INTERNATIONAL CHAMPIONS CUP

FOX Soccer Exclusive

Europe's best take bite from Big Apple

RAISING THE STAKES
Milan, Chelsea, Inter and Valencia will takeover Giants Stadium on Sunday night.
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Leander Schaerlaeckens

Leander Schaerlaeckens has written about soccer for The New York Times, The Guardian, ESPN The Magazine and World Soccer. Follow him on Twitter.

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The inaugural International Champions Cup ventures into the Big Apple on Sunday, when both the second semifinal in the winners’ and the losers’ bracket are scheduled for Giants Stadium. Valencia will play Inter Milan (live, FOX Soccer, Sunday, 4 p.m. ET) with a spot in the fifth-place game to play for. Two and a half hours later, Chelsea will take on AC Milan (live, FOX Soccer, Sunday, 6:30 p.m. ET), with the winner advancing to the ICC championship game against the victor of Real Madrid (live, FOX, Saturday, 5 p.m. ET).

The finals and placement games will all take place next Tuesday and Wednesday in Miami and shall, like all of the above games, be live on either FOX Soccer or FOX.

In the first game, Valencia will hope to rebound from a lackluster performance against AC Milan in the opening round. Without creating much by way of chances for themselves, they were down 2-0 by halftime, as splendid takes from Robinho and Nigel de Jong underscored the sizable gap in performance. A Daniel Parejo goal in the second half made the score respectable. But the truth of the matter is that Valencia is once again rebuilding.

Groaning under the heft of perennial and crippling debt, Valencia hasn’t the funds to hold on to its better players. As ever, some foundational pillars were sold to help pay off debt this summer. Roberto Soldado, scorer of 59 league goals in the last three La Liga campaigns, is heading to Tottenham Hotspur for some $40 million. Several others, including Fernando Gago, Nelson Valdez and Tino Costa were sold for another $15 million. All Los Che have gotten to reinvest is the measly half million dollars they dropped on bringing back midfielder Michel, who previously hadn’t been good enough to stick at the club.

But some years, Valencia is competitive regardless of these heavy burdens. And now head coach Miroslav Djukic, the club's former sweeper, has the chance to show what his players can do against a proper opponent.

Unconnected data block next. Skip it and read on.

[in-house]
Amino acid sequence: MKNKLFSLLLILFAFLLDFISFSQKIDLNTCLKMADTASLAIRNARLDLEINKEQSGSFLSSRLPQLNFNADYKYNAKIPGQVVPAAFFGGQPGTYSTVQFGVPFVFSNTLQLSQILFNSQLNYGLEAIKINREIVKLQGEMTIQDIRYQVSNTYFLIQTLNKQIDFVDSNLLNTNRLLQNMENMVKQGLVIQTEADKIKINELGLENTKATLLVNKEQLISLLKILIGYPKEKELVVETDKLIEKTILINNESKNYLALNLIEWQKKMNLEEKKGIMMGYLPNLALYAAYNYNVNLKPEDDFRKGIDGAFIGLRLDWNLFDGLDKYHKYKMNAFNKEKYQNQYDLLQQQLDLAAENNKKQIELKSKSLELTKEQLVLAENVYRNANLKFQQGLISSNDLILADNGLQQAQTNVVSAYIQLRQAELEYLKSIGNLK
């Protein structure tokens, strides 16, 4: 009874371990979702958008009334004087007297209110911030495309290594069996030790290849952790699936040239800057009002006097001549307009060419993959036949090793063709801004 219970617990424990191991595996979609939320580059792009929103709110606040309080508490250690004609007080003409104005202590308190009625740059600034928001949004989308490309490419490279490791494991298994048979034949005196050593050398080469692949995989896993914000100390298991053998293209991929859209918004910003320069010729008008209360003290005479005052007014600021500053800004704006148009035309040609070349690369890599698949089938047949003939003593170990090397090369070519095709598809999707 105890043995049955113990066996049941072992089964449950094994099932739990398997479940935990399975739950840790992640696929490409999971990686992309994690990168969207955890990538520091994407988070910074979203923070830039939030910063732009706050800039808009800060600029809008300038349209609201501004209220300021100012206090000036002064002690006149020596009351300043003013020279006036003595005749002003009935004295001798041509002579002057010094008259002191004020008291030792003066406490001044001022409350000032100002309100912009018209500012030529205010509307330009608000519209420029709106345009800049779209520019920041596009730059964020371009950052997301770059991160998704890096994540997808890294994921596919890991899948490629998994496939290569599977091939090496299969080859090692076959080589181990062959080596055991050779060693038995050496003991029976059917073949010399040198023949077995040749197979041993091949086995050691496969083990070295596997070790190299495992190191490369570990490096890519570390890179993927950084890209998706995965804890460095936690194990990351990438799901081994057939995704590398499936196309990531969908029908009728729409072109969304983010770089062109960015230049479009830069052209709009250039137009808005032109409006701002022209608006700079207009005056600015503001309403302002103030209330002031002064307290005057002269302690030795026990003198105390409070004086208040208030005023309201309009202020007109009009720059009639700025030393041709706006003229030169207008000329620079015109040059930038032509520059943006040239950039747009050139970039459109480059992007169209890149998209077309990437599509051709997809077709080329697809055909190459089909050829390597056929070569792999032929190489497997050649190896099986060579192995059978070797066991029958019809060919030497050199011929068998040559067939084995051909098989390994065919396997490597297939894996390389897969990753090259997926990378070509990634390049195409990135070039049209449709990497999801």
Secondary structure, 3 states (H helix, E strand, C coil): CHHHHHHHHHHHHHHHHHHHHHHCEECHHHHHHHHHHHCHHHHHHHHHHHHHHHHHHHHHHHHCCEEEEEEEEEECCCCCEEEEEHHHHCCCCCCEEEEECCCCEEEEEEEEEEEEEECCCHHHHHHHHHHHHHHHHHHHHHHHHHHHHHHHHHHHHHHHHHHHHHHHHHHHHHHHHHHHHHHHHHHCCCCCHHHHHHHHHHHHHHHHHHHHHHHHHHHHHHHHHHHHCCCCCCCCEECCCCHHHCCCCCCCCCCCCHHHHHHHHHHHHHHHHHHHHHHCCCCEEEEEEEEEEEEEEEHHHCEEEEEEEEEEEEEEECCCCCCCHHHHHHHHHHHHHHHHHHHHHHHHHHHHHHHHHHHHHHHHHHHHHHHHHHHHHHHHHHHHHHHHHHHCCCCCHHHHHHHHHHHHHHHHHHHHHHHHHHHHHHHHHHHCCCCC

All eyes will be focused on Jose Mourinho's Chelsea side next season. (Photo: Thananuwat Srirasant/Getty Images).

PLAYERS TO WATCH

Who you should be keeping an eye on during this summer's International Champions Cup? Find out here.

Inter will be hell-bent on redeeming itself from a dishevelingly weak outing against Chelsea in their tournament opener. Certainly, the Nerazzurri were scarcely accountable for Chelsea’s goals in the 2-0 affair one round ago. Oscar’s curling shot from some way out was unstoppable. And the foul called on Victor Moses that let Eden Hazard double the score from the penalty spot was committed well outside the area.

Inter’s rough play in the second half – which quite rightly saw Hugo Campagnaro sent off for a savage tackle on John Terry – suggested that these are games the entrants want to win and confirmed the Italians’ frustration with their own inability to recapture the glory of the last decade. They won five Serie A titles and the UEFA Champions League during that period. But ever since Jose Mourinho left for Real Madrid in the summer of 2010, they have declined rapidly, an effect accelerated by the club’s recent financial austerity regime. They are, in fact, on their sixth manager since Mourinho’s departure three seasons ago.

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Speaking of Mourinho, he will be in the following game. He has re-joined Chelsea, the club that employed him before Inter did until his ego and owner Roman Abramovich’s could no longer be reconciled. His last tenure was marked – or defaced, depending on your ideological stance on the matter – by dour and defensive tactics. He was quite happy to win all his games 1-0. And while this was true at Inter as well, it was anathema to the way his Real Madrid and, before all of those, FC Porto sides operated. Now in his second spell, he has inherited a squad of fabulously gifted technicians – Hazard, Oscar, Juan Mata – to which he has expensively added the similarly inclined Andre Schurrle. The question, then, is how Mourinho deploys them collectively, and in what spirit.

Their affair with Milan should be elucidating on that front. While Milan has equally had to downsize its ambitions on the transfer front in recent years, they nevertheless sport their own dazzling collective of forwards in Mario Balotelli, Stephan El Shaarawy and Mbaye Niang – ages 22, 20 and 18, respectively. They will try to run at Chelsea, quarterbacked by the influential Kevin-Prince Boateng. And that should force Chelsea into making a decision – run with them or sit back and absorb – that could reveal a lot about Mourinho’s intentions for the season.

Not to mention the chance to play for the first International Champions Cup.
 

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